Legal Requirements of the Development and Use of Resources

Traditionally organisational email provides all communication between students and staff, the primary benefit being all emails are recorded and monitored to ensure safety of both staff and students. An extremely important aspect is that all students and staff have organisation email accounts. “Most younger (and, increasingly, older) learners use social networking sites to keep in contact with each other, share information and photographs, and meet new people” (Gould & Roffey-Barentsen, 2014, p. 82) this highlights a clear shift over the last decade away from email communication where many “learners rarely check their student email they engage with social media on numerous occasions throughout the day.” (Machin, Hindmarch, Murray, & Richardson, 2016, p. 112) As a result of these high levels of engagement lecturers have gradually created social networking accounts to ensure high levels of communication, by doing this there are several legal requirements and responsibilities that must be considered. As the social networking websites are not managed by the organisation it immediately presents a security and safeguarding concern. When creating a social networking account, it is important the following steps are completed:

  • A personal social networking account is not utilised
  • A staff email account is used for registering for the social networking account
  • Provide ICT Services with the username and password so that the account can be accessed
  • Ensure any social group is closed so that only invited students are able to join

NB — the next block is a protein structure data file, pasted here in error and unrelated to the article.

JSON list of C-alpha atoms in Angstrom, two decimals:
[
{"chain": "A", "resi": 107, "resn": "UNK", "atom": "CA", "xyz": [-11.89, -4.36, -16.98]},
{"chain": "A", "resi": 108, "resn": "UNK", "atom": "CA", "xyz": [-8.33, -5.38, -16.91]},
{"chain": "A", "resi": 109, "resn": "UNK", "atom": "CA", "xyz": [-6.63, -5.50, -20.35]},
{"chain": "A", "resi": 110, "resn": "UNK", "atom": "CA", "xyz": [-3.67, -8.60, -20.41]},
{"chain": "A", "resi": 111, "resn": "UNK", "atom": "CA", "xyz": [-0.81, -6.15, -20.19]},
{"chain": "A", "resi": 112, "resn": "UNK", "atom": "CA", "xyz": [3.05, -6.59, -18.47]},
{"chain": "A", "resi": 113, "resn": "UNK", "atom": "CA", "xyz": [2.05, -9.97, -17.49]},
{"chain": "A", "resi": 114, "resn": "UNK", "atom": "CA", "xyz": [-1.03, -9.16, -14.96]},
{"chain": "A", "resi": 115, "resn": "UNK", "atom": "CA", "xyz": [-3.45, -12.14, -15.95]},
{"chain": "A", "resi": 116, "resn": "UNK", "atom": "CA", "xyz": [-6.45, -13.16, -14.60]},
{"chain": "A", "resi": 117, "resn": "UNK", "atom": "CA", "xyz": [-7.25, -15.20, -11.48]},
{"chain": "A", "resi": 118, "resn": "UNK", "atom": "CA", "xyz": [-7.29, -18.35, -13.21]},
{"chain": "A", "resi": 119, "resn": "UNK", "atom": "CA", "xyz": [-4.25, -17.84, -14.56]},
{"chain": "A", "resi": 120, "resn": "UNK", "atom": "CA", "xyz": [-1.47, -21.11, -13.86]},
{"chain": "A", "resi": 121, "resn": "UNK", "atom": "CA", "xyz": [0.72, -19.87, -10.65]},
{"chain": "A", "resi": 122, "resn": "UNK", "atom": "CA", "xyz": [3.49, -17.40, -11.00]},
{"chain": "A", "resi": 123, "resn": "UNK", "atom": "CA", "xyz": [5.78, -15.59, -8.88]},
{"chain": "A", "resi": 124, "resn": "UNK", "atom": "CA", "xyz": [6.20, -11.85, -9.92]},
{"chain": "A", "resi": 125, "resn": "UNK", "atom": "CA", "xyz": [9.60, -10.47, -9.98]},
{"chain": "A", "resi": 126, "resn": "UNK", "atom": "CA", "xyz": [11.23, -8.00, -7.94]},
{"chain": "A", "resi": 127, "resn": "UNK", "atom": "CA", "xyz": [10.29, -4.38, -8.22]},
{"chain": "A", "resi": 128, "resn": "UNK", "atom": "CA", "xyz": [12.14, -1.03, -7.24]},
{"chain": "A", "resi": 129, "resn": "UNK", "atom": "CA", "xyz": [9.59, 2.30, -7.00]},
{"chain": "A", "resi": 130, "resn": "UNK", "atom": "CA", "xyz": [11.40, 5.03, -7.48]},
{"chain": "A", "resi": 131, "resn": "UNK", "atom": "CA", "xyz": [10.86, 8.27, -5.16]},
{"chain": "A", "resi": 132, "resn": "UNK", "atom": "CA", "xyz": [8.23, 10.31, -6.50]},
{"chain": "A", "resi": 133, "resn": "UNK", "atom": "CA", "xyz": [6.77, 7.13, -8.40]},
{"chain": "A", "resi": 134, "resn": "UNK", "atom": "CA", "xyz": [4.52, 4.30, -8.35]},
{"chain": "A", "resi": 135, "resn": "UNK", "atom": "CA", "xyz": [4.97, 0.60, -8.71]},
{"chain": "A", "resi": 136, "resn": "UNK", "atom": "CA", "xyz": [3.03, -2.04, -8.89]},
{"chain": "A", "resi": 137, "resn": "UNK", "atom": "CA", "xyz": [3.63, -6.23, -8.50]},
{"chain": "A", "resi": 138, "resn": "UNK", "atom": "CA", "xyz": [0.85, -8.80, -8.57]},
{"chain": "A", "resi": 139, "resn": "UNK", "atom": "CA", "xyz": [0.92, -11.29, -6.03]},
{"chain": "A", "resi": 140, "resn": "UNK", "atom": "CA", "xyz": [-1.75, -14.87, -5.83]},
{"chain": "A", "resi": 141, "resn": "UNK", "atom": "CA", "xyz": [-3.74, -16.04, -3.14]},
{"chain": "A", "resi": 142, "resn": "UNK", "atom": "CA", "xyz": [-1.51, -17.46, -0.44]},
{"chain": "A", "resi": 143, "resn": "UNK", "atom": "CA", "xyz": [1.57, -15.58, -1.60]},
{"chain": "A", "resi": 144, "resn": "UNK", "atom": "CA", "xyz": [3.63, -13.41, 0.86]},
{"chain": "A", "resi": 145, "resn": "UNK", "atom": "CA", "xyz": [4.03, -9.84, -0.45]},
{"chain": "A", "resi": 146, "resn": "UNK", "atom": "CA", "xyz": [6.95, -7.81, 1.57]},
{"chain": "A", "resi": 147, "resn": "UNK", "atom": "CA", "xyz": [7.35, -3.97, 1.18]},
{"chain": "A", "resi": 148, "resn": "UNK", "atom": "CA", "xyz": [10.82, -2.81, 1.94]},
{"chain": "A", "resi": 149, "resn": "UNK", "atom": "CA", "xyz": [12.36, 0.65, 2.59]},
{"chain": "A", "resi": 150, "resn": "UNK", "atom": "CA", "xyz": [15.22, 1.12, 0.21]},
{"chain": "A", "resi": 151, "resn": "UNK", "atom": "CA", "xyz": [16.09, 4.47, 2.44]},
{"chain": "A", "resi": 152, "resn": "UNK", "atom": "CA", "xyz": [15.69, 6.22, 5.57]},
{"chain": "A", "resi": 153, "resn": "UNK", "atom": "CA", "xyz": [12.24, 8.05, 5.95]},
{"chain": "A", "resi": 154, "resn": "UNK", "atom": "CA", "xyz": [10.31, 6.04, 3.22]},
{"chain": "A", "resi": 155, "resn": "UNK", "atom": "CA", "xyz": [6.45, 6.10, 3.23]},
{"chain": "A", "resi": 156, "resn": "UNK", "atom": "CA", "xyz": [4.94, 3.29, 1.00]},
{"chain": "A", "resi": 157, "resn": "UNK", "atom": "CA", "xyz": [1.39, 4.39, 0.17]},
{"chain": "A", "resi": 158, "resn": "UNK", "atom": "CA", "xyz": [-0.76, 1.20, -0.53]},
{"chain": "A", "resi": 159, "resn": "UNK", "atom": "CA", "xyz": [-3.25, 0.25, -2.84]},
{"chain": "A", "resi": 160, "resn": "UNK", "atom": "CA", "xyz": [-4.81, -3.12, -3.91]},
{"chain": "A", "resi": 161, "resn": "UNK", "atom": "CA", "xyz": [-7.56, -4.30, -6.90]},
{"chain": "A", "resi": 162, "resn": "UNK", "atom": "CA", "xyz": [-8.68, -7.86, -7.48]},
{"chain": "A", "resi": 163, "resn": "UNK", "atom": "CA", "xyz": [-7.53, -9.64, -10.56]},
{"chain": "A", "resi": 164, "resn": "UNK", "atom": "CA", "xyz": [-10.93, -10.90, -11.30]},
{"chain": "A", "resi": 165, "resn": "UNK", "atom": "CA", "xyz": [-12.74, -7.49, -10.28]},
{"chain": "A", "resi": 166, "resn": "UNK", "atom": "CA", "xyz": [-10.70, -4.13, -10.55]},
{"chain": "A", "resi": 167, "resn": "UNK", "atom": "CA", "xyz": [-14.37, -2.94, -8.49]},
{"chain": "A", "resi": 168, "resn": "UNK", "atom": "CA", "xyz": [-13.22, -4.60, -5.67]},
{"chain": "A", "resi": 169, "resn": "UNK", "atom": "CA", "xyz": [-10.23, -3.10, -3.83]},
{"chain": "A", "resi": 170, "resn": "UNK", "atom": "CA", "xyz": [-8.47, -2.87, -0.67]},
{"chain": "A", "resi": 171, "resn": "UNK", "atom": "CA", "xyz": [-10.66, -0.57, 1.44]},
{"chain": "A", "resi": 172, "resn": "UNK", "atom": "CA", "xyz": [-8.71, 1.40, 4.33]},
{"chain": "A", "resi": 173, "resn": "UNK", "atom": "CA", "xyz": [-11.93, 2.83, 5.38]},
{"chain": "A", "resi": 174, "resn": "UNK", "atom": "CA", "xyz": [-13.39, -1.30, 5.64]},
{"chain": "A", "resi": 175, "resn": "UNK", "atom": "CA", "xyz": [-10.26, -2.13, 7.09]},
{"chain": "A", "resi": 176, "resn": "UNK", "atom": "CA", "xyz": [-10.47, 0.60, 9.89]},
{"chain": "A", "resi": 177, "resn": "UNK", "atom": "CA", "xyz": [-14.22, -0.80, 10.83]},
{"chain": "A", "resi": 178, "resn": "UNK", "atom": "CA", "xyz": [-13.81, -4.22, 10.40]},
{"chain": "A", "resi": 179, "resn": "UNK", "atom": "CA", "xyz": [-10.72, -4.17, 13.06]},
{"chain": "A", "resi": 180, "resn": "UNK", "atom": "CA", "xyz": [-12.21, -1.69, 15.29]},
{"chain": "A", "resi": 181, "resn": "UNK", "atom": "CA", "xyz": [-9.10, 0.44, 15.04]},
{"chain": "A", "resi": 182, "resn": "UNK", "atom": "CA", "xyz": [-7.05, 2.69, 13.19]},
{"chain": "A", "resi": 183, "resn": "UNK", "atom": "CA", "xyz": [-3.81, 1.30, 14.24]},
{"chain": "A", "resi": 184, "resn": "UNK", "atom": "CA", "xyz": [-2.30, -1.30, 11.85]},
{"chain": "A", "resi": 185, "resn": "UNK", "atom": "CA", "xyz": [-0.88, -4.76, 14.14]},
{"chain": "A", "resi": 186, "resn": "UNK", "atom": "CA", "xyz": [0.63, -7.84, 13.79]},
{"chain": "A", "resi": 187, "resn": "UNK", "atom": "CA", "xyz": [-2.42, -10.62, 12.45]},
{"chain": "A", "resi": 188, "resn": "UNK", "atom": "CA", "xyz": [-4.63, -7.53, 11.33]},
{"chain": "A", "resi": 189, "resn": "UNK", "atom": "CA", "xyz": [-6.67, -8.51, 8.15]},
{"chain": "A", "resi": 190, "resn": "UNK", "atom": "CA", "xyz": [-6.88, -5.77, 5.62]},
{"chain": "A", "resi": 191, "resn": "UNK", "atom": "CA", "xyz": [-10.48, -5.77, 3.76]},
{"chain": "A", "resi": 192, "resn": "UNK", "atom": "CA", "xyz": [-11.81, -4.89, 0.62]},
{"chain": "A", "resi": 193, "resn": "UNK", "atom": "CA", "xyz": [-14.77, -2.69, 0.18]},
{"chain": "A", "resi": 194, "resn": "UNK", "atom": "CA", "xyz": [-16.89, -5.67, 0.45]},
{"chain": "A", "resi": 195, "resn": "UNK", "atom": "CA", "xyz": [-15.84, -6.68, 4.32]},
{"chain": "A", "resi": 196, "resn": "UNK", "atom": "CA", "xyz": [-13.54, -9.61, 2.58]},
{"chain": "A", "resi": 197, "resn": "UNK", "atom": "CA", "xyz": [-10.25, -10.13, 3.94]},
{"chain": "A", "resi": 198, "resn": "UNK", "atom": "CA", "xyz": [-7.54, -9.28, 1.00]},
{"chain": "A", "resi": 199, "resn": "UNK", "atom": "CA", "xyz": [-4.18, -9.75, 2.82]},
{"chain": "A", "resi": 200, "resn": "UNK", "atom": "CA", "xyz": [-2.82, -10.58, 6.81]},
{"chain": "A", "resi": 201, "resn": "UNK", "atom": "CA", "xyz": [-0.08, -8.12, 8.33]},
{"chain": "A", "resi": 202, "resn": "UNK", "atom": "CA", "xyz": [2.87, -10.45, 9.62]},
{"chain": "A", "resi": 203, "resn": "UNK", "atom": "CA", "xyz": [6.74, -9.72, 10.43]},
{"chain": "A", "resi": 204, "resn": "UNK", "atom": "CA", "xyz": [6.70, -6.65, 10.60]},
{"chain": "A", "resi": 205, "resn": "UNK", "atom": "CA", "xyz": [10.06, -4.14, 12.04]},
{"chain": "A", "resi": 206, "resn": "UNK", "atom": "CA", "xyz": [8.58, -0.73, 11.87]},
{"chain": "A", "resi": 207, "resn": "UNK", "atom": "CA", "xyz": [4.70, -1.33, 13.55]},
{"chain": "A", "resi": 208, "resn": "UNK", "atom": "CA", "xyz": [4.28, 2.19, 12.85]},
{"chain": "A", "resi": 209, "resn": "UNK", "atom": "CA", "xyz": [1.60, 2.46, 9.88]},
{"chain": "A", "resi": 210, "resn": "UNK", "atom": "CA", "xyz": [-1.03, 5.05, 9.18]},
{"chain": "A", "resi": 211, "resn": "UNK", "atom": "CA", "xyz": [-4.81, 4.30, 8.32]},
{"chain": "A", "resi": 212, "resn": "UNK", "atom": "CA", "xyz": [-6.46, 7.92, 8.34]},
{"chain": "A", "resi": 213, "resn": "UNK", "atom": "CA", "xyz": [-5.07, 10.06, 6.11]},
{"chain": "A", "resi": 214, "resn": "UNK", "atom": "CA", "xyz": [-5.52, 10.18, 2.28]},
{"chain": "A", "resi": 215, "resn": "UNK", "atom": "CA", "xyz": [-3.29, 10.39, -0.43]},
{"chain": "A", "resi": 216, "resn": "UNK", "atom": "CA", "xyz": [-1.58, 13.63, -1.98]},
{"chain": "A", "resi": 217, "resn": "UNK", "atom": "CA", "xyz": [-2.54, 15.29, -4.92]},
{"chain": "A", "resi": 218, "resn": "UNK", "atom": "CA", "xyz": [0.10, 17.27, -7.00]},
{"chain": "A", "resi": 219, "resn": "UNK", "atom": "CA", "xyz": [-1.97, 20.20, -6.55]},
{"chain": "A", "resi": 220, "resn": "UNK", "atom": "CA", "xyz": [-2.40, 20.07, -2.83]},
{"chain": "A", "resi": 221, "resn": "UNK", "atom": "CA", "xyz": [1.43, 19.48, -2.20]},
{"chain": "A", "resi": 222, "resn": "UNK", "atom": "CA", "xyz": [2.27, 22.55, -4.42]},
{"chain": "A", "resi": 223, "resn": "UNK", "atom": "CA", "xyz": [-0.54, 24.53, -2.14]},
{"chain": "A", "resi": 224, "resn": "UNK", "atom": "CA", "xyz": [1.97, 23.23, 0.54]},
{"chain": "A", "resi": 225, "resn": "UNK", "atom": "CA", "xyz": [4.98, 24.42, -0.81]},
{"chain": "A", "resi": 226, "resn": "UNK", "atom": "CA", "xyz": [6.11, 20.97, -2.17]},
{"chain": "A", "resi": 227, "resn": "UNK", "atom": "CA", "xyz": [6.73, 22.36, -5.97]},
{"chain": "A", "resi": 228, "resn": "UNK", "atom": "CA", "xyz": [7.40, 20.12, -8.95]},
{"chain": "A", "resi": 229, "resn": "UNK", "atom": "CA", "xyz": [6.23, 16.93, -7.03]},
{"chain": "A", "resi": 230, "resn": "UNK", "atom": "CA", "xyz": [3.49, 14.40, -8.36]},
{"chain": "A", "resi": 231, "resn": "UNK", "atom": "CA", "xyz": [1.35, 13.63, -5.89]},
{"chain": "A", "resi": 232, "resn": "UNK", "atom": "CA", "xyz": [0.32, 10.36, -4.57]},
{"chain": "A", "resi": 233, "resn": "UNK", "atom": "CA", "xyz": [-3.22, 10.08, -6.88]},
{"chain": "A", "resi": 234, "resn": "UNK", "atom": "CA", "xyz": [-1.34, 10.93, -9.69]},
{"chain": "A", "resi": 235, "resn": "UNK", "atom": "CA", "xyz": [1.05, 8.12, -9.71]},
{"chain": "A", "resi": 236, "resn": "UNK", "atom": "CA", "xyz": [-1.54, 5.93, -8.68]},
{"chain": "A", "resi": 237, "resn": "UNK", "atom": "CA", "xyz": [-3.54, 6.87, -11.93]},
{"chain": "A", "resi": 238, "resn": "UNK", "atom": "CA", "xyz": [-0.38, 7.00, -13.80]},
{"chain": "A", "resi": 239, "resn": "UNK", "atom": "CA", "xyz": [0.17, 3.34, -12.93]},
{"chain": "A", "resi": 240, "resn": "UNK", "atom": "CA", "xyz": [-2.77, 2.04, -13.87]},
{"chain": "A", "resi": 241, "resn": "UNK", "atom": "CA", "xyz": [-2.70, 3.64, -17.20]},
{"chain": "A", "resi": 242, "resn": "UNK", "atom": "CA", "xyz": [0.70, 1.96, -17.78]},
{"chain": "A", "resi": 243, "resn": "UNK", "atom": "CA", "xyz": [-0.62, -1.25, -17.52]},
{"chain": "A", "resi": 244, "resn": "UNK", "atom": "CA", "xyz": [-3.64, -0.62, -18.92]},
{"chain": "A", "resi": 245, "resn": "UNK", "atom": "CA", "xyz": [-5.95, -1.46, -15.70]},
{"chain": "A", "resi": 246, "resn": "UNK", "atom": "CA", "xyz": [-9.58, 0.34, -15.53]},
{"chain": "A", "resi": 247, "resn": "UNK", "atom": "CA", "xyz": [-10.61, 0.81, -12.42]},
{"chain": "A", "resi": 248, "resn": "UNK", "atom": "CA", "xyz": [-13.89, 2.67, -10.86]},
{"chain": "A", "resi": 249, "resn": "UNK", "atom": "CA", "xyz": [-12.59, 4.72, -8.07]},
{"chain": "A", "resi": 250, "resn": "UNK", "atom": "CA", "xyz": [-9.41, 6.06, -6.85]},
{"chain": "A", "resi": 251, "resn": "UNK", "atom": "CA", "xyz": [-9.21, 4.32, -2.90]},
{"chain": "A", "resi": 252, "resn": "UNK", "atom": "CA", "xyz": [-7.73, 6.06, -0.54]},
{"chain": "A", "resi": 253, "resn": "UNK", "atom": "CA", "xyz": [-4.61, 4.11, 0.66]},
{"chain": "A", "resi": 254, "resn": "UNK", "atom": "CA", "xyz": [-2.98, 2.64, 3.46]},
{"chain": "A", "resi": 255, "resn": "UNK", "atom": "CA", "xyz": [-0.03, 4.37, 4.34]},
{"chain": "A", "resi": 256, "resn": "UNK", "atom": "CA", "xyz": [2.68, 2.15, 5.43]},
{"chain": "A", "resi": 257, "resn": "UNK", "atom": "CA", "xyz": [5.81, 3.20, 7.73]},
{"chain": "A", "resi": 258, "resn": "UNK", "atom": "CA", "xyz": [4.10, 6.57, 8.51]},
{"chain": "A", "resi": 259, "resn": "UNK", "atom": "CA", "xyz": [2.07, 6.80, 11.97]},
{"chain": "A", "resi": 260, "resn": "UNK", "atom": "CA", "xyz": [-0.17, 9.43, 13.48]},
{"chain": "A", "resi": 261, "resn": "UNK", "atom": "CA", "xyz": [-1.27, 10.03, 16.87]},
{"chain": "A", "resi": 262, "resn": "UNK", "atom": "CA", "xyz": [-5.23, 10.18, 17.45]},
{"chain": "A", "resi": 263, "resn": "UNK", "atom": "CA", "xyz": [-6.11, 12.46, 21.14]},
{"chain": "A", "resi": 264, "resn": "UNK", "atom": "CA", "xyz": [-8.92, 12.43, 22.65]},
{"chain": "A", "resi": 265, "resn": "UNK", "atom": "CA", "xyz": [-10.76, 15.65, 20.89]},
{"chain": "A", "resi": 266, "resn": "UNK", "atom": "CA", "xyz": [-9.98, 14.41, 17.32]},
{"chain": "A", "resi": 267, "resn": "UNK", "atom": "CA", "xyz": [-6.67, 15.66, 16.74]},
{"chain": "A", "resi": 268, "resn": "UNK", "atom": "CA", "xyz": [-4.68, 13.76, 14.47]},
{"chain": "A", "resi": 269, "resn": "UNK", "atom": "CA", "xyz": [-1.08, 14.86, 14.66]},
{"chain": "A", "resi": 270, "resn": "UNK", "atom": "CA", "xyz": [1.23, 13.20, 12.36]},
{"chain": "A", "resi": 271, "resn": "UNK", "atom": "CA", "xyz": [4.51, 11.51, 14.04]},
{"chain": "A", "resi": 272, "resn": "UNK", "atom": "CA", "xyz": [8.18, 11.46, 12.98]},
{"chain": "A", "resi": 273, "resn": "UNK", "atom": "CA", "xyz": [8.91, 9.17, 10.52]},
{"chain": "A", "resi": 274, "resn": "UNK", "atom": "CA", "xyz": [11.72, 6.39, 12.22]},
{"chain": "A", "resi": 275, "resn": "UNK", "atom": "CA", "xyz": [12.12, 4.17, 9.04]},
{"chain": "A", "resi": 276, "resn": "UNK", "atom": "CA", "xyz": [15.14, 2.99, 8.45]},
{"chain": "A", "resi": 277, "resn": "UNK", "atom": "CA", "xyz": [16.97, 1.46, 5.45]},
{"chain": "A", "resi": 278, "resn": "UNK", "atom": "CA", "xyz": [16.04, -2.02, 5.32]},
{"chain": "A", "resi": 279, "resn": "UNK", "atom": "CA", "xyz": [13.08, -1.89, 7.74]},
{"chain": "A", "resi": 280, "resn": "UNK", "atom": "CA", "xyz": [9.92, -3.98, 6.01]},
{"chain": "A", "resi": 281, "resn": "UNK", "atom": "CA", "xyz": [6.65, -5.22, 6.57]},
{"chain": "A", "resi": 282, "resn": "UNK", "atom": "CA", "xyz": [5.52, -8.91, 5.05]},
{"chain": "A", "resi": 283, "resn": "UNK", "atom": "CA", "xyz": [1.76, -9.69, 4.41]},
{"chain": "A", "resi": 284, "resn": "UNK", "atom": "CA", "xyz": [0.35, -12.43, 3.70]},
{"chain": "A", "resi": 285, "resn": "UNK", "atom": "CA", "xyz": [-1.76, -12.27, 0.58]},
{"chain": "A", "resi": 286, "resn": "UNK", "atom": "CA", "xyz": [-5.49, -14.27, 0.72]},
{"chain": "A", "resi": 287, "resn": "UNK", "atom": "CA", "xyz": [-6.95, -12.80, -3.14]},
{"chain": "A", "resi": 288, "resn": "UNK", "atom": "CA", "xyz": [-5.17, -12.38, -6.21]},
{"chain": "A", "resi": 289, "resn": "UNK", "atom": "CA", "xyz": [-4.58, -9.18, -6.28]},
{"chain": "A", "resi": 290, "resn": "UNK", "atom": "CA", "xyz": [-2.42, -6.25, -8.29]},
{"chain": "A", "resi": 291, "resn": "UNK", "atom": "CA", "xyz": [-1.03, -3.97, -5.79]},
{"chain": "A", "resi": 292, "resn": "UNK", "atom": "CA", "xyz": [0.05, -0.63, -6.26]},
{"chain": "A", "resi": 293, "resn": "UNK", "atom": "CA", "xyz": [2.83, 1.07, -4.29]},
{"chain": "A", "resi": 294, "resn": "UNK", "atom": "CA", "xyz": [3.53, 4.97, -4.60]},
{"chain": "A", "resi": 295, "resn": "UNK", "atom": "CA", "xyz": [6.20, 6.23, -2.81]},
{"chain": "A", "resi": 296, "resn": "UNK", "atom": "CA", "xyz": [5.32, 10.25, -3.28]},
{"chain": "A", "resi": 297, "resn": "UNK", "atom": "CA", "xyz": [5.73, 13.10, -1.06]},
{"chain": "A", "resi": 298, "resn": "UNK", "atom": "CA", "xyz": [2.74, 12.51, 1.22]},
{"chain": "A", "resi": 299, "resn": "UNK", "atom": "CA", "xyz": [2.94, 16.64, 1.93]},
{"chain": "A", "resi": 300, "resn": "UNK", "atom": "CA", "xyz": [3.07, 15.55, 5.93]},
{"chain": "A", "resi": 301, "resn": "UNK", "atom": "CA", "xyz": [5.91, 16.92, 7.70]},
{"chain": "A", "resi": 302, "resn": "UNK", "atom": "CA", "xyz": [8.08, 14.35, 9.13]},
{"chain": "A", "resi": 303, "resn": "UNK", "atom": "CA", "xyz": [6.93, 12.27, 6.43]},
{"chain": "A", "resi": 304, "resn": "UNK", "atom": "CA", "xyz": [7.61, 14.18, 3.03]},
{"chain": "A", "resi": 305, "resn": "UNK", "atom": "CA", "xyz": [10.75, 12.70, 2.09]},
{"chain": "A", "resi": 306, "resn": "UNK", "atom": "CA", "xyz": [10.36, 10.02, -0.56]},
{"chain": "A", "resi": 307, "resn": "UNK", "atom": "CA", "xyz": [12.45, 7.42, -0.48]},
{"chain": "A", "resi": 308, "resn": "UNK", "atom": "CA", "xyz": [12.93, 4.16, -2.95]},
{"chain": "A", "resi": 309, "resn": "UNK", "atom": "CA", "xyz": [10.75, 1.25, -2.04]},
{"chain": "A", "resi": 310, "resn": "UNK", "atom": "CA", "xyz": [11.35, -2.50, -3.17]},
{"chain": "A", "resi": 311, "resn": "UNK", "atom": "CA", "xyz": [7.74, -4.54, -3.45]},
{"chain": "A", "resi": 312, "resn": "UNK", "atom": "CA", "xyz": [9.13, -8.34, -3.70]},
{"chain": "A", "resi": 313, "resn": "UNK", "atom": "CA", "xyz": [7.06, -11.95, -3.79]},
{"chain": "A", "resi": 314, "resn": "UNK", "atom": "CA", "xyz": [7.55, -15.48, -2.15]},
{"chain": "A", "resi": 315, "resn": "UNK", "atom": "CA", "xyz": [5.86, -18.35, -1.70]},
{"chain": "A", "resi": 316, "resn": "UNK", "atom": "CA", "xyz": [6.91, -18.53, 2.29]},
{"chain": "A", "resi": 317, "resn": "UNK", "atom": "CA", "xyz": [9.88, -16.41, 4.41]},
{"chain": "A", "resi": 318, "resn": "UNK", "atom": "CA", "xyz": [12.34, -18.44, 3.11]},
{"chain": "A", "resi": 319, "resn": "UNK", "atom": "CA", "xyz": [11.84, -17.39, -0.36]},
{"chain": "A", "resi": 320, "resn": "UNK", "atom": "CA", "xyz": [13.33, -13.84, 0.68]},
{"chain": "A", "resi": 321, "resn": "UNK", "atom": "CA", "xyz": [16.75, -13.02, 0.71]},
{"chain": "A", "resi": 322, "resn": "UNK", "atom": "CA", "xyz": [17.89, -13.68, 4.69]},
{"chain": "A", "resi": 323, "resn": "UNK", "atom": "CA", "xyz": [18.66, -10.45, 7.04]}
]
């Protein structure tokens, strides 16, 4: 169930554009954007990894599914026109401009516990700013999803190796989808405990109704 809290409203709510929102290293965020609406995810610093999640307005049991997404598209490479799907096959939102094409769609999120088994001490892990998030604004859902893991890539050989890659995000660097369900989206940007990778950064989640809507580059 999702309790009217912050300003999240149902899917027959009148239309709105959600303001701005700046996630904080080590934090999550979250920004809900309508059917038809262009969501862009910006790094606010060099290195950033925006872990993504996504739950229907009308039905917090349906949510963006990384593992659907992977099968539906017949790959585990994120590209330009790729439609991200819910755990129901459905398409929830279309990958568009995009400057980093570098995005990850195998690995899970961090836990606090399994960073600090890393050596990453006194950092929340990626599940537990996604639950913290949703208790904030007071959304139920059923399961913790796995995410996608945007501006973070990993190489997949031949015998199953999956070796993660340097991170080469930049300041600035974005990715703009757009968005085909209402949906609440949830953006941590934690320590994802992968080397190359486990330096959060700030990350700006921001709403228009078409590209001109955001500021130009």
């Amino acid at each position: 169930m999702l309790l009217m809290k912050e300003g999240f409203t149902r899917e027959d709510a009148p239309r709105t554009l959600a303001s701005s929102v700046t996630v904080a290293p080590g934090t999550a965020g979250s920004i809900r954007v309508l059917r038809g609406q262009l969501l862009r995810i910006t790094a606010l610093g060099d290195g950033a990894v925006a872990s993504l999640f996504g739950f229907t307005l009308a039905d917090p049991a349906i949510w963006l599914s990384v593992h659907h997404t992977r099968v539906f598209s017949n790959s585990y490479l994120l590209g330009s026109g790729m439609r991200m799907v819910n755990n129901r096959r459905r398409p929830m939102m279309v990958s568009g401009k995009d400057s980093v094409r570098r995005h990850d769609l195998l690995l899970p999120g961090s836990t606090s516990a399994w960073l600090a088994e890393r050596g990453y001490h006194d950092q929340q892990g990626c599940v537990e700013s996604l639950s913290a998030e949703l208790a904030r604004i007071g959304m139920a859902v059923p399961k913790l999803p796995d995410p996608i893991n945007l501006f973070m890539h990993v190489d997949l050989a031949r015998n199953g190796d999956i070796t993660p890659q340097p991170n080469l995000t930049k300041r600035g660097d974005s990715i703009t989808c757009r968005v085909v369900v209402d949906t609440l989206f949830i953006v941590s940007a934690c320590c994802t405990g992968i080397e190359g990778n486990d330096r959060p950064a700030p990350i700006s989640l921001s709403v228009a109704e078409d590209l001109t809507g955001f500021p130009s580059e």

• Provide students and staff with the safety online and social media policy

If staff do not create an online environment for students, the students will create it themselves and it will not be monitored or managed, as a result it is essential that staff create the social networking accounts and groups early and promote their usage to students.


Gould, J., & Roffey-Barentsen, J. (2014). Achieving your diploma in education and training (1st ed.). London: Sage Publications Ltd.

Machin, L., Hindmarch, D., Murray, S., & Richardson, T. (2016). A Complete Guide to the Level 5 Diploma in Education & Training (Second Edition ed.). St Albans: Critical Publishing.

Author Profile

James Barron
My first experience of teaching was in 2016, when I was asked to
deliver a talk to a group of 16-year-olds on what it was like to start
your own business. I immediately knew I wanted to become more
involved in teaching but I didn’t know where to start as I had not
previously considered a career in education. A few weeks later I
agreed to teach a class of Chinese students from the Shanghai
Technical Institute of Electronics and Information, who had travelled
to the UK to learn English and Software Engineering, after that I was
hooked. Within the next few years, I taught hundreds of students of
many different nationalities, aged from 16 to 60, and from
levels 2 to 6. I focused my time teaching with Bath University and
Bath College for several more years until I felt a change was in order.
For the last few years, I have taught remotely with several private
training organisations, provided dedicated one to one coaching
sessions, provided consultancy on teaching and assessment practices
and written about my experiences as a teacher. I plan to continue
with my current activities for the foreseeable future but I’m always
open to new teaching experiences.

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